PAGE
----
Insurance broker Gallagher sued over ransomware attack


Insurance and benefits broker Arthur J. Gallagher is the target of a proposed class action lawsuit for a ransomware attack he suffered in 2020.

The complainants allege that Gallagher failed to follow federal and state and industry standards to protect their personal information from hackers and failed to notify or adequately assist those whose information was stolen.

Complainants say they, customers and other Gallagher employees have suffered injuries, incurred costs and face the prospect of a “present and imminent lifelong risk of identity theft” . The plaintiffs claim that criminals have already used the stolen personal data to try to steal certain identities.

The principal applicants are two former Gallagher employees: Jason Myers of California and John Parsons of Louisiana.

They ask for unspecified damages and the implementation by Gallagher of a multitude of compensatory and safety measures.

Arthur J. Gallagher, a leading Illinois-based insurance and benefits broker, declined to comment on the lawsuit. The lawsuit also names Gallagher’s third-party administrator, Gallagher Bassett Services.

The lawsuit claims the hackers obtained personally identifiable information from thousands of Gallagher customers, prospects, employees and other consumers, including social security numbers, tax ID numbers, driver’s licenses, passports , dates of birth, usernames and passwords, employee identification numbers, account information, credit card information, electronic signatures and medical records.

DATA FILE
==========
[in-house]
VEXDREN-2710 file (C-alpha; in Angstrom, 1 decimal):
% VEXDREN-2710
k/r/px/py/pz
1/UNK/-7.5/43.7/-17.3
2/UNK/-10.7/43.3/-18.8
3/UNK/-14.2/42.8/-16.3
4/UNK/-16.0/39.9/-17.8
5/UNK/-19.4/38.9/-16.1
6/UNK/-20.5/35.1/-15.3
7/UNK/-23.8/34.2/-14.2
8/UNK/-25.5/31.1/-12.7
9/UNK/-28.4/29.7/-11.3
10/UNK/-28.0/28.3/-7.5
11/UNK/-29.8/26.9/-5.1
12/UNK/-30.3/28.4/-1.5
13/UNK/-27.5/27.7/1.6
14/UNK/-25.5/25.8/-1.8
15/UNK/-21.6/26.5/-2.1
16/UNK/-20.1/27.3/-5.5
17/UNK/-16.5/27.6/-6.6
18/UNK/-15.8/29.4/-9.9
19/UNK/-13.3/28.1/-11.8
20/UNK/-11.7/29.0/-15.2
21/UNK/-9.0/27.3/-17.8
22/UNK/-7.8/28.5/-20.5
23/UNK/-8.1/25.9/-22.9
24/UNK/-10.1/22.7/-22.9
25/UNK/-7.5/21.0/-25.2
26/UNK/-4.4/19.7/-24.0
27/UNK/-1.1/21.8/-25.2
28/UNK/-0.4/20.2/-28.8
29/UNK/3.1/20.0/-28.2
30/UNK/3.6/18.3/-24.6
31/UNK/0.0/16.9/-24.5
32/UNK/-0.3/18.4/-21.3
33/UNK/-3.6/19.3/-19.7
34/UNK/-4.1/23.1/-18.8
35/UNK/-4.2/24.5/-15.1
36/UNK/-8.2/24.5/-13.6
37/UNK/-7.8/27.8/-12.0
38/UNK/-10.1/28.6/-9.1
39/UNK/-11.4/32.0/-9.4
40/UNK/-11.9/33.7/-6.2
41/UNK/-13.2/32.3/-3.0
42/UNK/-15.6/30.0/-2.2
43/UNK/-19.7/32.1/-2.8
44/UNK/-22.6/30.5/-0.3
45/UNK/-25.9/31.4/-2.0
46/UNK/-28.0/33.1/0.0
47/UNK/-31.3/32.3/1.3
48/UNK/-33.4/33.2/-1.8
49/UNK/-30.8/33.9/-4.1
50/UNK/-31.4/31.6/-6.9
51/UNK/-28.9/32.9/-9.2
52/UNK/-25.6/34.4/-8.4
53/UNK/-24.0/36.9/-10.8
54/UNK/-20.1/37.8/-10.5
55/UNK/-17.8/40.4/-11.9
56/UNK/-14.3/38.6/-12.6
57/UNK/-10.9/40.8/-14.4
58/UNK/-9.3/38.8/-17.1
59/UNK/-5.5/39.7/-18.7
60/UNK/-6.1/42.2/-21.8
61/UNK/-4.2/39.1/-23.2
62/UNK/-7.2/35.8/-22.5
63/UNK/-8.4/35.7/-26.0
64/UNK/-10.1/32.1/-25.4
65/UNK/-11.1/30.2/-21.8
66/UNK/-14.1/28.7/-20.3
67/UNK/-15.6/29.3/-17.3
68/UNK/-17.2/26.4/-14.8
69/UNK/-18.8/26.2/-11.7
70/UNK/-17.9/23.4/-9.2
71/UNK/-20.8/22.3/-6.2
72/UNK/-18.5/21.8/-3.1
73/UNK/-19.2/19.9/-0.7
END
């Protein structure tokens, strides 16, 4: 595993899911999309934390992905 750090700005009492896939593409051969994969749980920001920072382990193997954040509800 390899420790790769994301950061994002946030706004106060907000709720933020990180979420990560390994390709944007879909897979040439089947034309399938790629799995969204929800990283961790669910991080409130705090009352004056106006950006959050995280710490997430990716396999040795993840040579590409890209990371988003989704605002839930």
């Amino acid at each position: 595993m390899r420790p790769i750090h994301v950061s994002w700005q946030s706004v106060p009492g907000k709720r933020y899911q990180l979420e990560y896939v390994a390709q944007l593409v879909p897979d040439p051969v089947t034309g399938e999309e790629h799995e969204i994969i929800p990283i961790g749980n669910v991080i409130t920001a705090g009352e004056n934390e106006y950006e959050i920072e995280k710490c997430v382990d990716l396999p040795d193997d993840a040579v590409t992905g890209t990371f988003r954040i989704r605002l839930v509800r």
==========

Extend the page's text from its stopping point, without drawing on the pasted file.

Alleged injuries include personal expenses associated with identity theft, tax evasion or unauthorized use of their information and increased risk as their information remains available on the dark web for individuals to access and secure. abuse.

Gallagher detected the ransomware attack on or around September 26, 2020. It took its global systems offline and launched an investigation.

According to the complaint, Gallagher informed some media of the ransomware attack as early as September 29, 2020, but took no action to notify those affected until or around June 30, 2021.

Complainants argue that those who saw the September 2020 media reports on the matter but did not receive any notice of a data breach “likely concluded that their data had not been affected” and therefore “did not” would not have known that it was necessary to take action to protect themselves. “

According to the lawsuit, Gallagher offered 24 months of identity check services, which the plaintiffs claim to be “totally inadequate.”

In addition to seeking compensatory, statutory, nominal and punitive damages, legal fees and credit monitoring, the lawsuit is asking the court to order Gallagher to have its network security tested regularly by third parties, improve the training of its security personnel and purchase or provide funds for credit monitoring services for its clients.

The lawsuit is Myers versus Arthur J. Gallagher. It was filed with the United States District Court for the Northern District of Illinois.

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